Get Ready to Access Your Inner, if Somewhat Deadly, Child in HGO's Hansel and Gretel

Raven McMillon as Gretel and Sun-Ly Pierce as Hensel in the HGO Digital production.
Raven McMillon as Gretel and Sun-Ly Pierce as Hensel in the HGO Digital production. Screenshot by Houston Grand Opera
The spectacle and "a little bit of mystery," were what first drew Raven McMillion to opera — or as she describes her initial reaction: "How are these people making these sounds which are almost otherworldly?"

Now a Houston Grand Opera Studio Artist, soprano McMillion will have a chance to show off her abilities in hitting those awe-inspiring notes as she takes on the role of the sister in the classic Hansel and Gretel story in the opera version composed by Engelbert Humperdinck, with a libretto by his sister Adelheid Wette.

"This was a new role for me," she says adding: "Gretel is a really cool part. It's very fun to play your inner child. And with the digital version, I knew it was going to be a creative production."
For anyone who doesn't know the basic fairy tale written by the Grimm brothers or needs a memory nudge, the children Hansel and Gretel are abandoned by their poor parents and sent out into the forest where they come across a Gingerbread House. Its owner, a witch, lures them inside with promises of more food, where she traps them with the intention of fattening up Hansel so she can cook and eat him. Through trickery with a bone, the siblings are able to put off the cooking session and eventually they turn the tables on the witch, shoving her into the oven where she burns to death (German fairy tales are not for the faint-hearted). They run away to be reunited happily with their woodcutter father.

There are a lot of variations on the story (which probably wasn't original with the Grimms to begin with) and in the Humperdinck version written in the late 19th Century, the children are not abandoned by their parents but are sent out into the woods to find strawberries by their mother after their horseplay in the house leads to some spilt milk. Once her husband hears where they have gone, they both go searching for their children. The witch still ends up burned to death and in this account, other children who have been turned into gingerbread regain their human form.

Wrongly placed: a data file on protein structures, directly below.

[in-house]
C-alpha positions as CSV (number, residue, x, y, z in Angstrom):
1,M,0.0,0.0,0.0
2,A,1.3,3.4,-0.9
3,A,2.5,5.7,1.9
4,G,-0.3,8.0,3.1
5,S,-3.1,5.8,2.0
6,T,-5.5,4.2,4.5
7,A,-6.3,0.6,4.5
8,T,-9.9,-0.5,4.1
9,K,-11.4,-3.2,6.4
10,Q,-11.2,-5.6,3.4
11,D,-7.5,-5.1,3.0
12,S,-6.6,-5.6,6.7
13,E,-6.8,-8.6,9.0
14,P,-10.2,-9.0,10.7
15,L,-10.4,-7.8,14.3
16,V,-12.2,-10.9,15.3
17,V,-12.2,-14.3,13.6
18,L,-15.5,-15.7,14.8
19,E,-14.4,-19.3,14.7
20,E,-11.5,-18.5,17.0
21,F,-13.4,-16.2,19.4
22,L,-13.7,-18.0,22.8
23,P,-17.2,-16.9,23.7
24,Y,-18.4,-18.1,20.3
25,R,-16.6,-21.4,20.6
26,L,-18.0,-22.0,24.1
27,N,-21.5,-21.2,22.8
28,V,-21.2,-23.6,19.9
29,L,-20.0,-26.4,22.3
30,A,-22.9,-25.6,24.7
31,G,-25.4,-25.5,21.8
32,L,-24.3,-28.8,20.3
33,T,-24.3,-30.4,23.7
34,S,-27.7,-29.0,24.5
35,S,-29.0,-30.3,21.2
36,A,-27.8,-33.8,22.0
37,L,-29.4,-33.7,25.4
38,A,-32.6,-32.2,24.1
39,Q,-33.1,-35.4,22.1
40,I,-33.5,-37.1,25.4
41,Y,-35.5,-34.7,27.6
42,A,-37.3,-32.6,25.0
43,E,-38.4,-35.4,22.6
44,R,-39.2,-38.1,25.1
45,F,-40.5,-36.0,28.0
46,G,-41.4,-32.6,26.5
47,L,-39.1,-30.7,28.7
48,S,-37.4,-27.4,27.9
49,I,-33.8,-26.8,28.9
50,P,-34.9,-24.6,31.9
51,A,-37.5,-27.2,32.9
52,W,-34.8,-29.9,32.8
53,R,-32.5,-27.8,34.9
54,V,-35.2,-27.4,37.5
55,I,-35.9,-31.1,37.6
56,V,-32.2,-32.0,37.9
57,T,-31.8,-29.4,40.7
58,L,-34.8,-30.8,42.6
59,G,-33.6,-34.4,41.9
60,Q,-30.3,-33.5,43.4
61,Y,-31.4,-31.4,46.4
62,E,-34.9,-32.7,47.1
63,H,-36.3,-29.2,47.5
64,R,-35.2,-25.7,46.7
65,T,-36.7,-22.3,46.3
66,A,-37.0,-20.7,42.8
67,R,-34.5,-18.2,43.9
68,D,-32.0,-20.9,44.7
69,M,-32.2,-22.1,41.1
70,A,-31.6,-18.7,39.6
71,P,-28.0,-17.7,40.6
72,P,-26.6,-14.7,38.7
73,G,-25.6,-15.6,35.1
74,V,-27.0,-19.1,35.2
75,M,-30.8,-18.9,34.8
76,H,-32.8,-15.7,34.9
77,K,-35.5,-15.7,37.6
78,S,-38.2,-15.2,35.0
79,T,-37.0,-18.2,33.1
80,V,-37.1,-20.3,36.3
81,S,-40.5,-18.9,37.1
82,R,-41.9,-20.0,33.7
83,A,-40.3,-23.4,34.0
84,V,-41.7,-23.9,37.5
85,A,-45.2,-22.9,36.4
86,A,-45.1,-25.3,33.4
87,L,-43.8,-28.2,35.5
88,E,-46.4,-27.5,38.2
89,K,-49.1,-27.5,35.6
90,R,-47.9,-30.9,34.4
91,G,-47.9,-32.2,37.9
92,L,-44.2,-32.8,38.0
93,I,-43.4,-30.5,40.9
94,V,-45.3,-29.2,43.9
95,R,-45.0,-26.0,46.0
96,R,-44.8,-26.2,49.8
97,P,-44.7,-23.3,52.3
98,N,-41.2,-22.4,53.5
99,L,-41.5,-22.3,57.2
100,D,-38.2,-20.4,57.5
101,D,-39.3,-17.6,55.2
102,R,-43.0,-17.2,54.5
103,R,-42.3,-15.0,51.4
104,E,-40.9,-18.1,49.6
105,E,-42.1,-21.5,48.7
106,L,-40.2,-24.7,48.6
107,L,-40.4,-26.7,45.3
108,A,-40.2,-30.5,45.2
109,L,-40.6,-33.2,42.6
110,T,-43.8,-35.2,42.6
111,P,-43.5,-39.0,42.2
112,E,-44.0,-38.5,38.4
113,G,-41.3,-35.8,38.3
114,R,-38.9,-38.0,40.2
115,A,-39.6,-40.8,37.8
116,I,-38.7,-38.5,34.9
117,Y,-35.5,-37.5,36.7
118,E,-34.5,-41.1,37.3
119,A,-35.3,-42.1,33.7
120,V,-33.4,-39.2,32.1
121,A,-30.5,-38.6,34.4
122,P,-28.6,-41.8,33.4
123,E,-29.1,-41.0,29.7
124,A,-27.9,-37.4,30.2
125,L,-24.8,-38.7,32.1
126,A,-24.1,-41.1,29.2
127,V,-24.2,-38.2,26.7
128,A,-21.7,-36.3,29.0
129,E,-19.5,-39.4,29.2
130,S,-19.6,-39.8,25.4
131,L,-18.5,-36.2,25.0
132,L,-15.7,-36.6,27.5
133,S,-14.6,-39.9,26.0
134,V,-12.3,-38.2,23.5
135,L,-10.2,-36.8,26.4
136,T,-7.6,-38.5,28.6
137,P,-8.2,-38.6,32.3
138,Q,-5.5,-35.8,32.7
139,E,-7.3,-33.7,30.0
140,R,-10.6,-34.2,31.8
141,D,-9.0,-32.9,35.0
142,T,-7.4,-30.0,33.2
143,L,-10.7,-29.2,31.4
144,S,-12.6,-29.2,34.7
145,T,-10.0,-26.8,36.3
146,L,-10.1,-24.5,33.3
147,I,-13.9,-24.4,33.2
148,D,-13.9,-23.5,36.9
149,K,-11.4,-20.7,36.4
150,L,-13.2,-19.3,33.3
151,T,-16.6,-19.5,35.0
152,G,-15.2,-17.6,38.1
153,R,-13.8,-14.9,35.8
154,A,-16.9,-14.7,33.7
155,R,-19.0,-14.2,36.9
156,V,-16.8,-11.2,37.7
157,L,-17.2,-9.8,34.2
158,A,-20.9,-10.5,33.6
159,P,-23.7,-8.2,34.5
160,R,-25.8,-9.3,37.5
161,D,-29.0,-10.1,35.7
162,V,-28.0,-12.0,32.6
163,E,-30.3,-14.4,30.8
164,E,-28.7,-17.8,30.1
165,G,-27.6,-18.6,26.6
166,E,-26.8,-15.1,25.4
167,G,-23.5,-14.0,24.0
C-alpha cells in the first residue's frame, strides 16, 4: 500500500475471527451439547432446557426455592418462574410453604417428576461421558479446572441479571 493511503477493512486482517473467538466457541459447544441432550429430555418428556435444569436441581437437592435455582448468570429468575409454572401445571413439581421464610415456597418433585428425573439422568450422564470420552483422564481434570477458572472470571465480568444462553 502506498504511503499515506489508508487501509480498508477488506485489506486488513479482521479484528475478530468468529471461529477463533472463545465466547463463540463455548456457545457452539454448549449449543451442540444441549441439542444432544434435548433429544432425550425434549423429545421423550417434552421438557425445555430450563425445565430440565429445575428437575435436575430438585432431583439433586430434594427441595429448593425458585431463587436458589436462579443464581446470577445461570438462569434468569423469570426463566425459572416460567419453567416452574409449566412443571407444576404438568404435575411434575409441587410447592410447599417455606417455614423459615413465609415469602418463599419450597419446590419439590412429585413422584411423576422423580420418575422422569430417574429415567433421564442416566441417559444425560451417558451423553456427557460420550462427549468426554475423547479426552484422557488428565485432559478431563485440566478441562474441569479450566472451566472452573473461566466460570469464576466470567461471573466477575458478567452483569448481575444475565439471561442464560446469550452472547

"I think it’s a fun show for everybody and, of course, there are a tons of different productions for the show, but  the music he wrote is very catchy, very tuneful and then at some other points very profound — some really, really beautiful music. I also think that people are familiar with the story and that probably attracts a lot of people."

Raven McMillon, Richard Trey Smagur as The Witch, and Sun-Ly Pierce - SCREENSHOT BY HOUSTON GRAND OPERA
Raven McMillon, Richard Trey Smagur as The Witch, and Sun-Ly Pierce
Screenshot by Houston Grand Opera
The digital production was filmed in four days using a green screen on a Wortham Center stage with special effects put in afterward, McMillion said. "The biggest challenge was probably the green screen. We had some props; anything we would really hold in our hands we would probably have as a prop. But no set really and very little orientation of what was going to be in the final product because it was all being added — animation — after we filmed.

"It helped tremendously for me to basically always have Hansel [mezzo soprano Sun-Ly Pierce] there to relate to.

"During our rehearsal we wore masks and we also got our COVID tests every week because we weren’t necessarily distanced for staging. Once we got to recording is really the first time we did any of it without masks and it was kind of funny seeing Hansel's entire face for the first time."

This production is the only digital one that HGO artists were not recorded live, she said. "We prerecorded our voices, our singing with the orchestra. And then what you're going to see is us lip synching to our own voices while acting on the green screens." She said this made it really tough during rehearsals when the director couldn't see how the lip synching was going because of the masks. They brought in clear masks. "But with opera singers taking opera singer breaths it was just like suction cups to our faces," she said, laughing.

"In general during the year audiences have become a little more accustomed to watching opera at home," McMillon said. "Even people that love going to the opera, of course, and want to go back live. But there is something about the convenience and the comfort of being at home and turning on an opera that you have access to. I also think and I hope that this has brought some new audiences  and made it more accessible. I think our production is going to look really cool."

The digital production of Hansel and Gretel is scheduled to premiere at 7:30 p.m. Friday, May 28. In English. Available through hgo.org/digital or through Marquee TV. For more information, visit houstongrandopera.org. Free.
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Margaret Downing is the editor-in-chief who oversees the Houston Press newsroom and its online publication. She frequently writes on a wide range of subjects.
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